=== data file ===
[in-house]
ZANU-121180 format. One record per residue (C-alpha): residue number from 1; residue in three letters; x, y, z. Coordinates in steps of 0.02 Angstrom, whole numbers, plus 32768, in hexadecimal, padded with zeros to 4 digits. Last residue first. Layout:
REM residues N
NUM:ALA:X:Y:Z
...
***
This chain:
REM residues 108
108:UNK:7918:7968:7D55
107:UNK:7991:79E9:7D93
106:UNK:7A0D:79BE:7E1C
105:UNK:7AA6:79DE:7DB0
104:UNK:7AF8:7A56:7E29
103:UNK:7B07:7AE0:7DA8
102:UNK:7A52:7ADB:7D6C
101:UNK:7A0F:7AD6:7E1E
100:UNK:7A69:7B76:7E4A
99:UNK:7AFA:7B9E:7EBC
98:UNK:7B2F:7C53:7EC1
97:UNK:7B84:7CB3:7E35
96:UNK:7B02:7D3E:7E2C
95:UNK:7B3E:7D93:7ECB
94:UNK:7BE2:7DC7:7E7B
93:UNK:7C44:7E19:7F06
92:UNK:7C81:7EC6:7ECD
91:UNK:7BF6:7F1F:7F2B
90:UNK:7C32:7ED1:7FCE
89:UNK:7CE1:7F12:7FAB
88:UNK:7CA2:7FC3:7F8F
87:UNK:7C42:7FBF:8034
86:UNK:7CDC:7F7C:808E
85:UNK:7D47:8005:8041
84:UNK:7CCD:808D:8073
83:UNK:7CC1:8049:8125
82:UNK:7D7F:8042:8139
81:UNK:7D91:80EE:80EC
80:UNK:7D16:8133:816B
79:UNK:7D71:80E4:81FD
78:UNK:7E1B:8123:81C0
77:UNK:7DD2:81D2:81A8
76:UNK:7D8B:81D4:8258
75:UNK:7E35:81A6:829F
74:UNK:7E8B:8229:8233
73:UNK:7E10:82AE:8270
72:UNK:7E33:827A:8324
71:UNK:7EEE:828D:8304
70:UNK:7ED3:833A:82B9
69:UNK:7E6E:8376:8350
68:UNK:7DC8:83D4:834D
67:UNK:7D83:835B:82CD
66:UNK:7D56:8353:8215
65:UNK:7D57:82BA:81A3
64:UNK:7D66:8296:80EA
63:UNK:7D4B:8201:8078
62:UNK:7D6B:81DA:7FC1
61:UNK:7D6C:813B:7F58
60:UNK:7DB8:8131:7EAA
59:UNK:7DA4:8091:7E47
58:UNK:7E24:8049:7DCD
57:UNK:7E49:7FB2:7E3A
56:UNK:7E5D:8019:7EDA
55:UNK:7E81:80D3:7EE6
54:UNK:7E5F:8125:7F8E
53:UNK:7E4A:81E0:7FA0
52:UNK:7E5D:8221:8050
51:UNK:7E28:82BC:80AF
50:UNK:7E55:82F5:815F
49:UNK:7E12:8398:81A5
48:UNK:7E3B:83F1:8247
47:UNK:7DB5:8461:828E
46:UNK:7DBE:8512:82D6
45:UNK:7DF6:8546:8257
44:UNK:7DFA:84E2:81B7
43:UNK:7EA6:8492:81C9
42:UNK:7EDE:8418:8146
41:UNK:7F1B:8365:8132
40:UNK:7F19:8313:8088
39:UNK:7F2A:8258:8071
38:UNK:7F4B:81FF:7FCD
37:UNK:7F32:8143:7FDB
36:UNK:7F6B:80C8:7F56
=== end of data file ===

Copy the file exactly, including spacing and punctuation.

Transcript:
[in-house]
ZANU-121180 format. One record per residue (C-alpha): residue number from 1; residue in three letters; x, y, z. Coordinates in steps of 0.02 Angstrom, whole numbers, plus 32768, in hexadecimal, padded with zeros to 4 digits. Last residue first. Layout:
REM residues N
NUM:ALA:X:Y:Z
...
***
This chain:
REM residues 108
108:UNK:7918:7968:7D55
107:UNK:7991:79E9:7D93
106:UNK:7A0D:79BE:7E1C
105:UNK:7AA6:79DE:7DB0
104:UNK:7AF8:7A56:7E29
103:UNK:7B07:7AE0:7DA8
102:UNK:7A52:7ADB:7D6C
101:UNK:7A0F:7AD6:7E1E
100:UNK:7A69:7B76:7E4A
99:UNK:7AFA:7B9E:7EBC
98:UNK:7B2F:7C53:7EC1
97:UNK:7B84:7CB3:7E35
96:UNK:7B02:7D3E:7E2C
95:UNK:7B3E:7D93:7ECB
94:UNK:7BE2:7DC7:7E7B
93:UNK:7C44:7E19:7F06
92:UNK:7C81:7EC6:7ECD
91:UNK:7BF6:7F1F:7F2B
90:UNK:7C32:7ED1:7FCE
89:UNK:7CE1:7F12:7FAB
88:UNK:7CA2:7FC3:7F8F
87:UNK:7C42:7FBF:8034
86:UNK:7CDC:7F7C:808E
85:UNK:7D47:8005:8041
84:UNK:7CCD:808D:8073
83:UNK:7CC1:8049:8125
82:UNK:7D7F:8042:8139
81:UNK:7D91:80EE:80EC
80:UNK:7D16:8133:816B
79:UNK:7D71:80E4:81FD
78:UNK:7E1B:8123:81C0
77:UNK:7DD2:81D2:81A8
76:UNK:7D8B:81D4:8258
75:UNK:7E35:81A6:829F
74:UNK:7E8B:8229:8233
73:UNK:7E10:82AE:8270
72:UNK:7E33:827A:8324
71:UNK:7EEE:828D:8304
70:UNK:7ED3:833A:82B9
69:UNK:7E6E:8376:8350
68:UNK:7DC8:83D4:834D
67:UNK:7D83:835B:82CD
66:UNK:7D56:8353:8215
65:UNK:7D57:82BA:81A3
64:UNK:7D66:8296:80EA
63:UNK:7D4B:8201:8078
62:UNK:7D6B:81DA:7FC1
61:UNK:7D6C:813B:7F58
60:UNK:7DB8:8131:7EAA
59:UNK:7DA4:8091:7E47
58:UNK:7E24:8049:7DCD
57:UNK:7E49:7FB2:7E3A
56:UNK:7E5D:8019:7EDA
55:UNK:7E81:80D3:7EE6
54:UNK:7E5F:8125:7F8E
53:UNK:7E4A:81E0:7FA0
52:UNK:7E5D:8221:8050
51:UNK:7E28:82BC:80AF
50:UNK:7E55:82F5:815F
49:UNK:7E12:8398:81A5
48:UNK:7E3B:83F1:8247
47:UNK:7DB5:8461:828E
46:UNK:7DBE:8512:82D6
45:UNK:7DF6:8546:8257
44:UNK:7DFA:84E2:81B7
43:UNK:7EA6:8492:81C9
42:UNK:7EDE:8418:8146
41:UNK:7F1B:8365:8132
40:UNK:7F19:8313:8088
39:UNK:7F2A:8258:8071
38:UNK:7F4B:81FF:7FCD
37:UNK:7F32:8143:7FDB
36:UNK:7F6B:80C8:7F56